TV boldly goes where it's never gone before in the artwork of Brian Heiss. An amalgam of architect, sculptor and tinkerer, Heiss is on a crusade to change the way we look at television. Heiss changes both the forms and the electronics of new and vintage sets, creating art objects that also function as innovative design. His show at Lawndale Art Center last spring featured Mercury, an obvious attempt to get people's asses off the couch. Its ergonomic shell of sandwiched plywood requires the viewer to tip, tilt and turn the television over to control volume, change channels and turn it off and on. The similarly interactive TV of Lazy is housed in a tower of opaque Plexiglas. Moving back and forth in front of its motion sensor keeps it on; sitting down changes it into a reading light. But Heiss's Dakkomakura (Nurture Pillow), enhances the couch potato experience with a tiny TV housed in a long blue pillow. Now you can literally curl up with Letterman.

TV boldly goes where it's never gone before in the artwork of Brian Heiss. An amalgam of architect, sculptor and tinkerer, Heiss is on a crusade to change the way we look at television. Heiss changes both the forms and the electronics of new and vintage sets, creating art objects that also function as innovative design. His show at Lawndale Art Center last spring featured Mercury, an obvious attempt to get people's asses off the couch. Its ergonomic shell of sandwiched plywood requires the viewer to tip, tilt and turn the television over to control volume, change channels and turn it off and on. The similarly interactive TV of Lazy is housed in a tower of opaque Plexiglas. Moving back and forth in front of its motion sensor keeps it on; sitting down changes it into a reading light. But Heiss's Dakkomakura (Nurture Pillow), enhances the couch potato experience with a tiny TV housed in a long blue pillow. Now you can literally curl up with Letterman.

University art galleries aren't typically known for cutting-edge contemporary art. But when Kim Davenport arrived at Rice Gallery almost ten years ago, she transformed a moribund institutional space into a venue for dynamic site-specific installations. The gallery was only the second U.S. institution -- after the Museum of Modern Art -- to host a project by Shigeru Ban, the Japanese architect who has designed everything from cost-efficient refugee housing to the second-place proposal for the World Trade Center site. Last spring Rice Gallery housed 7,000 pounds of cardboard for Phoebe Washburn's enormous vortex of consumer product boxes. Prior years have hosted projects as varied as Michael Shaughnessy's giant hay sculpture, Jennifer Steinkamp's animated video projections and Stephen Hendee's faceted architectural environment (which looked like a techno-green version of Superman's fortress of solitude). It's definitely worth wandering onto campus to see who Davenport brings in next.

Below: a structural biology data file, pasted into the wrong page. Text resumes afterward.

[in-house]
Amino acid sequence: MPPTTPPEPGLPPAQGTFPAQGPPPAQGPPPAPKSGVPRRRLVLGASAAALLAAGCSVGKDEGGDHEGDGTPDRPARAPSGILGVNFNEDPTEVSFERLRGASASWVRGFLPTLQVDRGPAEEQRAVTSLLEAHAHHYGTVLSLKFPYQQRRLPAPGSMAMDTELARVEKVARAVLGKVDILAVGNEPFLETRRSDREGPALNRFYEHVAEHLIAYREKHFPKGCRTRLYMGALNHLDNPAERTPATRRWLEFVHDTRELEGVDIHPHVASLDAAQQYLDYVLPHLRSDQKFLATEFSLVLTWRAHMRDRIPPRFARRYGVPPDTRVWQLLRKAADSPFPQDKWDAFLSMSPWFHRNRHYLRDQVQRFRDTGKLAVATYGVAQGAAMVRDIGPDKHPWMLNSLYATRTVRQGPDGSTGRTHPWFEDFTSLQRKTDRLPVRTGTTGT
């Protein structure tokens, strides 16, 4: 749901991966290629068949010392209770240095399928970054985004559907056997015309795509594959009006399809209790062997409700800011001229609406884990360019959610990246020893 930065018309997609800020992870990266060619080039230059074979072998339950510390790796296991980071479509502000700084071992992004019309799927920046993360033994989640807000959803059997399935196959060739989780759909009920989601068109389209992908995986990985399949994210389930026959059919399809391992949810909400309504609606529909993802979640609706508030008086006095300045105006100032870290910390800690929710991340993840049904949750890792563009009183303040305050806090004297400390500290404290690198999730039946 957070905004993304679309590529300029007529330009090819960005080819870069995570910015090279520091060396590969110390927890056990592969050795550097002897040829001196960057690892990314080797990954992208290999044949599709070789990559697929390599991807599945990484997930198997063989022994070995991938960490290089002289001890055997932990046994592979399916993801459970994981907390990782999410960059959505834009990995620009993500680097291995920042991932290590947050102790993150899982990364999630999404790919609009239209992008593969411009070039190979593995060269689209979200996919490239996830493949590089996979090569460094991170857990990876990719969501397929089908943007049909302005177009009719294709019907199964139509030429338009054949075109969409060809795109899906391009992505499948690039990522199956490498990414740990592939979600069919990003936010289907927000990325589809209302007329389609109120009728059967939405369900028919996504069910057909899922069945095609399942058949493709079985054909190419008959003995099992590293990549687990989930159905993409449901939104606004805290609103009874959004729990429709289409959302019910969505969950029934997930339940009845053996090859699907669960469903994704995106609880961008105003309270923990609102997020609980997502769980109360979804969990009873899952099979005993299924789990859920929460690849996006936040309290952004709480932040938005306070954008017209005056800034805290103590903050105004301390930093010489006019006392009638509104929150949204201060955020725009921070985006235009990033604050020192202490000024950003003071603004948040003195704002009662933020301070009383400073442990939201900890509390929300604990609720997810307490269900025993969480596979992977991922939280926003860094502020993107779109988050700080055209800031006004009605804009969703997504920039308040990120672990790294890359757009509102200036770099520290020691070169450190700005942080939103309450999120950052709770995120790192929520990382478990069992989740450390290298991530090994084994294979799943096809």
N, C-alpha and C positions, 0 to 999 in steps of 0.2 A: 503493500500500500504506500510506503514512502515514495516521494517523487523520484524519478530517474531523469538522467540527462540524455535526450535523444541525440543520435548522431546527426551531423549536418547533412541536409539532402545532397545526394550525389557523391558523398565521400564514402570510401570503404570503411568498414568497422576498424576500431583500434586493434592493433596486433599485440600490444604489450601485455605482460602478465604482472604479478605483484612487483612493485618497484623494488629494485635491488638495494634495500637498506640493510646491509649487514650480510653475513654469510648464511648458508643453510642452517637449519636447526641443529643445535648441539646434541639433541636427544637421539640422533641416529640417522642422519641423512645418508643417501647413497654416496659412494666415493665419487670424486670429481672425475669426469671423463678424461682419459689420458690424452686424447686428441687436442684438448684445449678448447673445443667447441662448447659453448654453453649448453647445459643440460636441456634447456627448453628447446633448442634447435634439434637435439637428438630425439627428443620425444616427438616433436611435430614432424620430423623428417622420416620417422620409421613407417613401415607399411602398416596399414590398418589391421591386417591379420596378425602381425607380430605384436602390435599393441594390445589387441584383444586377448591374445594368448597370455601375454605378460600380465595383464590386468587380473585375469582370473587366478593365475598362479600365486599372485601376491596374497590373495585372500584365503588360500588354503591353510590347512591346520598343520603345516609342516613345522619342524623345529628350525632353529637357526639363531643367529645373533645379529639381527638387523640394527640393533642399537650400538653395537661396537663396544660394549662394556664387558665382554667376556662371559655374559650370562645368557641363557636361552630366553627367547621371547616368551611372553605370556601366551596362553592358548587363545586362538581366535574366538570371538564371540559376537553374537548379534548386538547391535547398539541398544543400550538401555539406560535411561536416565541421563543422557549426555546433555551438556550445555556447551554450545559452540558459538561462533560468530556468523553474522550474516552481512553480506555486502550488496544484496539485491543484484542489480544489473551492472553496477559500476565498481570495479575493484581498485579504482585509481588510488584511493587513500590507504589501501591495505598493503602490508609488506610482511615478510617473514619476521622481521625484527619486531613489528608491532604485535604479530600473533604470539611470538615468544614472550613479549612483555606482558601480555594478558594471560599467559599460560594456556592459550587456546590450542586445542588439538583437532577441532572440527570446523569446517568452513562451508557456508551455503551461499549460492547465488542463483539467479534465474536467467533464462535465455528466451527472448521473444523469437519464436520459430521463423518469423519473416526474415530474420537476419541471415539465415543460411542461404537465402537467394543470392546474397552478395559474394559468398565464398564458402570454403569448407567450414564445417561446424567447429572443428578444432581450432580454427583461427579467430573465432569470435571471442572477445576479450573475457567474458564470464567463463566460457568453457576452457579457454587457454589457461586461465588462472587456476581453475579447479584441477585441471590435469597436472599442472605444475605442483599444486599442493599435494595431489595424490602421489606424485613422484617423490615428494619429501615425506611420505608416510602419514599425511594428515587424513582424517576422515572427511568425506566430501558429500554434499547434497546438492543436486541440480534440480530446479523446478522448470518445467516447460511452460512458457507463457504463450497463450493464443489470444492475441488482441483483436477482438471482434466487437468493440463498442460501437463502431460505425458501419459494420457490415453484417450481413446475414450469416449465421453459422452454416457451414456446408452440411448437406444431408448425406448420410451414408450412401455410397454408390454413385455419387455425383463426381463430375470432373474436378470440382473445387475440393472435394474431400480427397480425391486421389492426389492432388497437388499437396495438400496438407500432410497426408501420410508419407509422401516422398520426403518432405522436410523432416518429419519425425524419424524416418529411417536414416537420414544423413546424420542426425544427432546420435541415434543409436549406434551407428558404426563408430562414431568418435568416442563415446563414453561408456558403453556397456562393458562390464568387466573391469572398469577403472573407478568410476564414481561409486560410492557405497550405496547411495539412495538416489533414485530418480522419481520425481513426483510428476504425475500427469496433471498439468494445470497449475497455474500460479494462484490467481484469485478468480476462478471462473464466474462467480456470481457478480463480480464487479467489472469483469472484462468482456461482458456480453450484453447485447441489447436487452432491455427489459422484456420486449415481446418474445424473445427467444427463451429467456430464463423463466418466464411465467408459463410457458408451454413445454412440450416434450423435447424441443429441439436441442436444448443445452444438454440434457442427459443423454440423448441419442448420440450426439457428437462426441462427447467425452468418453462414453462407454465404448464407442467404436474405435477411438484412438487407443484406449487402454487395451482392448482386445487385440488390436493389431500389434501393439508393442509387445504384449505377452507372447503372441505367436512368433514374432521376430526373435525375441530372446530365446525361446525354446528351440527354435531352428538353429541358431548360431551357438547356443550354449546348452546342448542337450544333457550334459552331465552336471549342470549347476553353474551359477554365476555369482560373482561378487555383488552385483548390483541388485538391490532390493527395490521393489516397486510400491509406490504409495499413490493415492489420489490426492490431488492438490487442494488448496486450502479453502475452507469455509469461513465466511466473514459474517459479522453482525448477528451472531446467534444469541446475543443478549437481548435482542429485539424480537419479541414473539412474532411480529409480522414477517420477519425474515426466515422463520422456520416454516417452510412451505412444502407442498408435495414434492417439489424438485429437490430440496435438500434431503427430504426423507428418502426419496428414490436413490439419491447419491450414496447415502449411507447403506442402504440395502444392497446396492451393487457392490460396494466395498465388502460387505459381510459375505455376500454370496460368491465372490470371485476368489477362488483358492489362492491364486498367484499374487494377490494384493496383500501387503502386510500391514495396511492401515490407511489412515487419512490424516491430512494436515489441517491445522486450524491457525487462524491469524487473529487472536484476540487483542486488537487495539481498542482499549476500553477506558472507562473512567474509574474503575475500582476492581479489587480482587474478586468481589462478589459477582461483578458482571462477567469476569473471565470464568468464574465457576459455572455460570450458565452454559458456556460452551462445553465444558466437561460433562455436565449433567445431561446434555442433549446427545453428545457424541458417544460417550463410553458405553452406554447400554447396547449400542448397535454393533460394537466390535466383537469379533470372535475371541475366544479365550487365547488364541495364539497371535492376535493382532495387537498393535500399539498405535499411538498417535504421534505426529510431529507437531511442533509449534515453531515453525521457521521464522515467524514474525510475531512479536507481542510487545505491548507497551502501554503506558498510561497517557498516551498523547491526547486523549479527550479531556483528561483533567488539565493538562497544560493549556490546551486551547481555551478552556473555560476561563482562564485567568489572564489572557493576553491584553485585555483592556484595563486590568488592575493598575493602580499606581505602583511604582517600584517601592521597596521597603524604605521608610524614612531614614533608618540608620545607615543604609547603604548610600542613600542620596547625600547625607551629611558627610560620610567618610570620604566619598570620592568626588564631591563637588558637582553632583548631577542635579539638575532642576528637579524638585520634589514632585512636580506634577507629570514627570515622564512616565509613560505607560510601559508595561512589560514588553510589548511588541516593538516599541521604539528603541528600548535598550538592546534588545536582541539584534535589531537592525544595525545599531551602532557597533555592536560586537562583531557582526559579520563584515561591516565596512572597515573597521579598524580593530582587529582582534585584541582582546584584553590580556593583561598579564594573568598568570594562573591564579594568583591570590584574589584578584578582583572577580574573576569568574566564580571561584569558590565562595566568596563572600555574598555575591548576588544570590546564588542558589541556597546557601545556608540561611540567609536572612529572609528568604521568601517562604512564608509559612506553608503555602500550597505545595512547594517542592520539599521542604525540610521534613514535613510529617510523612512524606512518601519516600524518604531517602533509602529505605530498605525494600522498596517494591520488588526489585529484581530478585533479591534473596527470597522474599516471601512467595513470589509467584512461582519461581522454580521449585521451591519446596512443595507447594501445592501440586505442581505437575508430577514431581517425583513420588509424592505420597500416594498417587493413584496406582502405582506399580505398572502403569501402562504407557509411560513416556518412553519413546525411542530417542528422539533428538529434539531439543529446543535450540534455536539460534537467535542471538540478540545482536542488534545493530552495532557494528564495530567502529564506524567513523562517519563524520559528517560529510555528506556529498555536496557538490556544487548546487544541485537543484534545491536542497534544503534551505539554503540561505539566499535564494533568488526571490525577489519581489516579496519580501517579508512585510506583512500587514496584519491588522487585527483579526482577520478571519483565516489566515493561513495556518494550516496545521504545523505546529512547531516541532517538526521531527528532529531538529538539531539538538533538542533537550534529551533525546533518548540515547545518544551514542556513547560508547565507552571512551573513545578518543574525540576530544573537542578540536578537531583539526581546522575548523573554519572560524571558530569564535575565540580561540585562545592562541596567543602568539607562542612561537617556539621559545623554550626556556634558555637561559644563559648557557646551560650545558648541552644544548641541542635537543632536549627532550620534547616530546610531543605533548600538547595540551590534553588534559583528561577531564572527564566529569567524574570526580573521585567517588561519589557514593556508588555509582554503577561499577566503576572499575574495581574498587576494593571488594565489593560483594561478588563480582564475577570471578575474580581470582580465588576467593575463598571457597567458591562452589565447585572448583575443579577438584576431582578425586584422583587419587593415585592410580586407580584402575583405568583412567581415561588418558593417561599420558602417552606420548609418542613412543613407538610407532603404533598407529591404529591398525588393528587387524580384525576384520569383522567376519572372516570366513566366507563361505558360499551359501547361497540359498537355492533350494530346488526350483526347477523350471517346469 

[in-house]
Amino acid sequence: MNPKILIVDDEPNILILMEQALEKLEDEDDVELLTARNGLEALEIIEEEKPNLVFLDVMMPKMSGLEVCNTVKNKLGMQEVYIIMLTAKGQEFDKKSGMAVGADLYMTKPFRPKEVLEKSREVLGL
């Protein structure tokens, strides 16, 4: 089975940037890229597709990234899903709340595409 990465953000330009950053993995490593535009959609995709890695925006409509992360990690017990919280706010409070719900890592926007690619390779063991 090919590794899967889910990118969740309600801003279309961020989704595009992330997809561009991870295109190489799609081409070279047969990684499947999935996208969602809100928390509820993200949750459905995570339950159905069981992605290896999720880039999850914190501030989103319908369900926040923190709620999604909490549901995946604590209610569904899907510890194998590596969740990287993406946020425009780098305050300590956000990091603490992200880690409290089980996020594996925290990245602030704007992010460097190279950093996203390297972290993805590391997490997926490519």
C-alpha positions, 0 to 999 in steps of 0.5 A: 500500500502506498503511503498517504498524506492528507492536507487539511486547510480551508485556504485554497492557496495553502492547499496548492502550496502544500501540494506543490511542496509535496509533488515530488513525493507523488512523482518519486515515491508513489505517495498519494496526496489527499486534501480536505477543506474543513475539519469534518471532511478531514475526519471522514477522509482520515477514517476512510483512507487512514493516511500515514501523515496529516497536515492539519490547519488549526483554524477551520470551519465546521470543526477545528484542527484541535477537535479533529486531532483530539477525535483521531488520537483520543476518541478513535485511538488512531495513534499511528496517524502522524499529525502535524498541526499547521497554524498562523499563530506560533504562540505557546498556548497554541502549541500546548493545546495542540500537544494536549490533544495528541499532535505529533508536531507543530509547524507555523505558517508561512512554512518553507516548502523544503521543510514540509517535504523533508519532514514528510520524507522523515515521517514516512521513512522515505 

University art galleries aren't typically known for cutting-edge contemporary art. But when Kim Davenport arrived at Rice Gallery almost ten years ago, she transformed a moribund institutional space into a venue for dynamic site-specific installations. The gallery was only the second U.S. institution -- after the Museum of Modern Art -- to host a project by Shigeru Ban, the Japanese architect who has designed everything from cost-efficient refugee housing to the second-place proposal for the World Trade Center site. Last spring Rice Gallery housed 7,000 pounds of cardboard for Phoebe Washburn's enormous vortex of consumer product boxes. Prior years have hosted projects as varied as Michael Shaughnessy's giant hay sculpture, Jennifer Steinkamp's animated video projections and Stephen Hendee's faceted architectural environment (which looked like a techno-green version of Superman's fortress of solitude). It's definitely worth wandering onto campus to see who Davenport brings in next.

Billed as "networked electro-mechanical kinetic sculpture with integrated music," Jeff Shore's work is far more haunting and poetic than its literal description. The artist builds tiny models of everything from low-rent living rooms to airplane interiors. Then his elaborate mechanical contraptions move tiny surveillance cameras through the miniature worlds. The results are screened on nearby video monitors. Add to all that the evocative sound compositions of Shore's Chicago collaborator Jon Fisher, and you've got quirky work that's as hard to categorize as it is fascinating. Shore and Fisher work long hours and self-fund their elaborate, labor-intensive projects, but their efforts pay off in magical, otherworldly environments -- each one more amazing than the last.